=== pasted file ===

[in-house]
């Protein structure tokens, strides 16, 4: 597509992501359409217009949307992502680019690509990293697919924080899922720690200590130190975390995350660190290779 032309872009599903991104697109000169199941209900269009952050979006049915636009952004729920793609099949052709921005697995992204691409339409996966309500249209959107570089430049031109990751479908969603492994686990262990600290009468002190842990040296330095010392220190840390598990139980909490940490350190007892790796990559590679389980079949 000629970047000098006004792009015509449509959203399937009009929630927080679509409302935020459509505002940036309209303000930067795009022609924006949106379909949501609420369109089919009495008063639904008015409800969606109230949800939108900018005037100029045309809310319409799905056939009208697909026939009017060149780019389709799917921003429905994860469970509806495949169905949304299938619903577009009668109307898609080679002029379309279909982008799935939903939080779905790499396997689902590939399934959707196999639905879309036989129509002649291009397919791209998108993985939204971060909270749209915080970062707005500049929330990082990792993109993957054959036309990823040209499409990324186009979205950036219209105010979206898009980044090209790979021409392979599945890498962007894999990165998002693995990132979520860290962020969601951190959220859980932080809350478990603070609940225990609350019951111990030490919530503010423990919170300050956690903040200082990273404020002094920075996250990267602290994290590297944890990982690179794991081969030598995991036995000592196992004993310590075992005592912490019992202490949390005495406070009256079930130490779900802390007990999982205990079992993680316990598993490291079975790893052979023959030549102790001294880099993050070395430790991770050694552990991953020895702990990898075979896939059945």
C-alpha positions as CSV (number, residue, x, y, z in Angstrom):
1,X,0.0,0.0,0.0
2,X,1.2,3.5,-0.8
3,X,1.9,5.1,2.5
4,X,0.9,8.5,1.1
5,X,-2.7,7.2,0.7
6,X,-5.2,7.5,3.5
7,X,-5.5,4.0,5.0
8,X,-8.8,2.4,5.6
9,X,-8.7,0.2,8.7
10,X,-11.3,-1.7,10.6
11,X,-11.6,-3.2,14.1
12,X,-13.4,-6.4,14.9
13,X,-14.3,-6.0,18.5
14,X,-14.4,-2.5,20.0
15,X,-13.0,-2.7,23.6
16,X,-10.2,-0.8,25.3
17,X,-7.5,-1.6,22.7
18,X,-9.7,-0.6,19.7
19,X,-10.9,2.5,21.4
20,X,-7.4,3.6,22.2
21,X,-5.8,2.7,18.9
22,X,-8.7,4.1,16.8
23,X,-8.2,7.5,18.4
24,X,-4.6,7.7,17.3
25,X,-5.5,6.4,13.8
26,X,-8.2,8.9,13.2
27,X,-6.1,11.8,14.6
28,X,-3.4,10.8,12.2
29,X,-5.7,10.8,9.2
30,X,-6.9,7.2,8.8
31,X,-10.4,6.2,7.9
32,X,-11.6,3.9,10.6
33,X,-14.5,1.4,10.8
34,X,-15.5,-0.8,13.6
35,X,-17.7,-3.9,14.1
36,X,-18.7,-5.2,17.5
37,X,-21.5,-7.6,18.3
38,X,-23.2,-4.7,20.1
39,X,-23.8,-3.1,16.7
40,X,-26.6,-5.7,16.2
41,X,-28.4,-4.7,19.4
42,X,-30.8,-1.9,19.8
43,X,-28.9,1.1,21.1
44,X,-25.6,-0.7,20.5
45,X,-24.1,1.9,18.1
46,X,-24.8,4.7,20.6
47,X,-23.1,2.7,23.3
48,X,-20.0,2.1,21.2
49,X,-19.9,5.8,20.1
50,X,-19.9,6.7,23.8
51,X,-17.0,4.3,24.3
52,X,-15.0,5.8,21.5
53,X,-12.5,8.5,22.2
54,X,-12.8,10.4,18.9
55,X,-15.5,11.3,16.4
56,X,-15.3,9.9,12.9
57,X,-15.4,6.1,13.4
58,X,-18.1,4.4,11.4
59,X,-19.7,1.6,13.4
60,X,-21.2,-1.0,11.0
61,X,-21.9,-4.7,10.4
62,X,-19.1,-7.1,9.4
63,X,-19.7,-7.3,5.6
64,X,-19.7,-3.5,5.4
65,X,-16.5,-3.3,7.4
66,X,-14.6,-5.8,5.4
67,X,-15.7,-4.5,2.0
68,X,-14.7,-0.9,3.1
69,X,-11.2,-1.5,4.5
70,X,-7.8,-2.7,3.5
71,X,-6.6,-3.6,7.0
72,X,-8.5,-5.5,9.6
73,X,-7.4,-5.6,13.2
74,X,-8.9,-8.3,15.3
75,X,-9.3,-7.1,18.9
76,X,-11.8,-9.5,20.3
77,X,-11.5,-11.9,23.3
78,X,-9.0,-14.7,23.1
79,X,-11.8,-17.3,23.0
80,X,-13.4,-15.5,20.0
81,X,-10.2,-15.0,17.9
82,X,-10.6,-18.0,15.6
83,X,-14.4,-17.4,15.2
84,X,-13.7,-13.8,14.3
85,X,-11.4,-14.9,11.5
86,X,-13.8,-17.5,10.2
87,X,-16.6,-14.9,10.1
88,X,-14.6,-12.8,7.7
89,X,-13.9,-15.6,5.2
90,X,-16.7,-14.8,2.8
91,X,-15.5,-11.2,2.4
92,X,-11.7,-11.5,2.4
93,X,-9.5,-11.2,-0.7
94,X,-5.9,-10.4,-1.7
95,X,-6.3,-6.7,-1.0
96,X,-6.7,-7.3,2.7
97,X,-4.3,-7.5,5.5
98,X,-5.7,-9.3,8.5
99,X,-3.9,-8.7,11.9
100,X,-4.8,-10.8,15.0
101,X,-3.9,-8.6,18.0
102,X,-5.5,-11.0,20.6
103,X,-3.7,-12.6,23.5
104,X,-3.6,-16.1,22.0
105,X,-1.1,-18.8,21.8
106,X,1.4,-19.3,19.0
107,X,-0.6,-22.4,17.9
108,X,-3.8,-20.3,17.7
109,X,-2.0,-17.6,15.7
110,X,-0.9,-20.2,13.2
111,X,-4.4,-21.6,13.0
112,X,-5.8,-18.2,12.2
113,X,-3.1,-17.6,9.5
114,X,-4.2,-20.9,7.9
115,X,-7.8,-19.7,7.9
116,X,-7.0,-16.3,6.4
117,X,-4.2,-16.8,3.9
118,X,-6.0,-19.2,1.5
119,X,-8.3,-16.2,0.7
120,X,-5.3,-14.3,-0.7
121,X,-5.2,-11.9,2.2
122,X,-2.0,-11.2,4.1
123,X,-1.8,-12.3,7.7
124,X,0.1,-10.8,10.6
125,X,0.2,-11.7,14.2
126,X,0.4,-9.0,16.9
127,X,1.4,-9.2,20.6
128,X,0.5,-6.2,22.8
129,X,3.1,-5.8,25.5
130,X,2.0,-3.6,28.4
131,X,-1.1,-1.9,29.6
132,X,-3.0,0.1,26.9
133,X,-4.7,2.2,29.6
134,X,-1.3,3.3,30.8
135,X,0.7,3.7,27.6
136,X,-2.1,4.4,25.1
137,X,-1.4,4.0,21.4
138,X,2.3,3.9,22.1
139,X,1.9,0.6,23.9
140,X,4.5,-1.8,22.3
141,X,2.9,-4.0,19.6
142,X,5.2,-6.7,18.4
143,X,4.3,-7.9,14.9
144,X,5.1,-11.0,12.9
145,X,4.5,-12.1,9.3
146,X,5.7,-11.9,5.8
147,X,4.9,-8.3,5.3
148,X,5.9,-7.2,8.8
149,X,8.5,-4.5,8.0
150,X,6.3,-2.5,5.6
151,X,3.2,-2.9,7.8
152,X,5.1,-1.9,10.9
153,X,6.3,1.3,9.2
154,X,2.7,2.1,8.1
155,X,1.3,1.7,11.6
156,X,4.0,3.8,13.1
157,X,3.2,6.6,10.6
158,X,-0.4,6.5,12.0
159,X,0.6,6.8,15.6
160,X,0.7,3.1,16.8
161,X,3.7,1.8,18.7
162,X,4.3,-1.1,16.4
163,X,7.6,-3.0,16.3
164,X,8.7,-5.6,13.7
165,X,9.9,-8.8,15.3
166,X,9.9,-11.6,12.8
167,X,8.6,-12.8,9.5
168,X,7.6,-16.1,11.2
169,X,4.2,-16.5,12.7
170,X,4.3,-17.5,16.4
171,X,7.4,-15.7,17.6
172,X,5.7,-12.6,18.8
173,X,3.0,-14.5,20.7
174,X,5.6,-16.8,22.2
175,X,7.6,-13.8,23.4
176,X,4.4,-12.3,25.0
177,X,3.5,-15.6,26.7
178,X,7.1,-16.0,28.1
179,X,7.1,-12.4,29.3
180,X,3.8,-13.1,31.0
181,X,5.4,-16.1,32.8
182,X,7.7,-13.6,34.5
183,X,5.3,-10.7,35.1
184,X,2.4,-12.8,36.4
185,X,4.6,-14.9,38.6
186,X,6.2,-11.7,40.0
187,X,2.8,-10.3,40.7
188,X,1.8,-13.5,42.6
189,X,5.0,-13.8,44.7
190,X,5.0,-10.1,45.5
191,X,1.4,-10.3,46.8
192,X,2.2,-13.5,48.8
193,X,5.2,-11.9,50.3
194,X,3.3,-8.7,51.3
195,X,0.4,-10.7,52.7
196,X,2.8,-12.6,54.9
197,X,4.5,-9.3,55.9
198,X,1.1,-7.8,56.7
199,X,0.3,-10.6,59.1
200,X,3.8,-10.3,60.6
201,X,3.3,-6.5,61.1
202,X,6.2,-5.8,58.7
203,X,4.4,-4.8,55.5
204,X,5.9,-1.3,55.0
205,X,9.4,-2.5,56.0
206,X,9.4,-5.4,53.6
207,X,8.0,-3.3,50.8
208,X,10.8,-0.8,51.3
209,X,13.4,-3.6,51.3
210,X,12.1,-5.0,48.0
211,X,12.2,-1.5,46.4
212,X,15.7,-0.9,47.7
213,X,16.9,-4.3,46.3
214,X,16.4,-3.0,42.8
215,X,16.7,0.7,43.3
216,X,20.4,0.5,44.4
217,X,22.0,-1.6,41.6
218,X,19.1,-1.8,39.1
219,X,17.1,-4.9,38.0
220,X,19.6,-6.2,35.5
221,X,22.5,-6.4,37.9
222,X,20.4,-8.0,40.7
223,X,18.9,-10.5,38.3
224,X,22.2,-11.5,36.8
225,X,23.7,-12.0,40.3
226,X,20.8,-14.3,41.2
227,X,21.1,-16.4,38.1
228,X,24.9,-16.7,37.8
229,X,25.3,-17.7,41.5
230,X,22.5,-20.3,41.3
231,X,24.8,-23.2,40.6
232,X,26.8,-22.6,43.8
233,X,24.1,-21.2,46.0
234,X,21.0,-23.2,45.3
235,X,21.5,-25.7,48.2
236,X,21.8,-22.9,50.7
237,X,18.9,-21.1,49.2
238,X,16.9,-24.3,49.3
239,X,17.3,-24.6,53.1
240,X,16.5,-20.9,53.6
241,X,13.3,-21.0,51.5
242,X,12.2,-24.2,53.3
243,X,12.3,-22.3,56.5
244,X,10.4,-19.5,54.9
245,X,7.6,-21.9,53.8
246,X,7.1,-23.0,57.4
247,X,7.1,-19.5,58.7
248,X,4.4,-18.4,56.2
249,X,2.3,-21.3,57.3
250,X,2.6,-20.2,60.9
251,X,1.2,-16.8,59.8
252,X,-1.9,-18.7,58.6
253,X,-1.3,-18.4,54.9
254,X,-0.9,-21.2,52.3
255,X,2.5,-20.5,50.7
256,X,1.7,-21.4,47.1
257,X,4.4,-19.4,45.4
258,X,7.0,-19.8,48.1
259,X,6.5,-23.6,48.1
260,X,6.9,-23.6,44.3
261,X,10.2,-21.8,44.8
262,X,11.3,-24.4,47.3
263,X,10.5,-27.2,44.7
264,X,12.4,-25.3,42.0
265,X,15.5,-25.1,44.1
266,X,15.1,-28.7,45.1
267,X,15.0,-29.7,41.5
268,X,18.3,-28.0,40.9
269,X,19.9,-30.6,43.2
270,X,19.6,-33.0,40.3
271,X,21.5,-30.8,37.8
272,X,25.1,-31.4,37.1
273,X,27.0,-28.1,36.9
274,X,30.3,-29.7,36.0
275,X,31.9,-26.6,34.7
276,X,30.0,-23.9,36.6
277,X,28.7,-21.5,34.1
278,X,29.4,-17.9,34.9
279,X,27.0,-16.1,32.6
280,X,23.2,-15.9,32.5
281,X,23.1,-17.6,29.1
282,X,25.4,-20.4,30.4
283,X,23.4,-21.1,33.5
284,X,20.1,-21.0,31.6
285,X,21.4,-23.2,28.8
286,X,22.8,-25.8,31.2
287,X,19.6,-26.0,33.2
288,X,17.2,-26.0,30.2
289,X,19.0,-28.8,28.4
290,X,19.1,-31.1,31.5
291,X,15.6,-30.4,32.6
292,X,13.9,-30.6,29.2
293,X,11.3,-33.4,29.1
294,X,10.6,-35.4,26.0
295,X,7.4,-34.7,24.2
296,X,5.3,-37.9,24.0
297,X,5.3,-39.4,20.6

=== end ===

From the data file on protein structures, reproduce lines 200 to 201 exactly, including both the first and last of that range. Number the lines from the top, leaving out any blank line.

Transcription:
197,X,4.5,-9.3,55.9
198,X,1.1,-7.8,56.7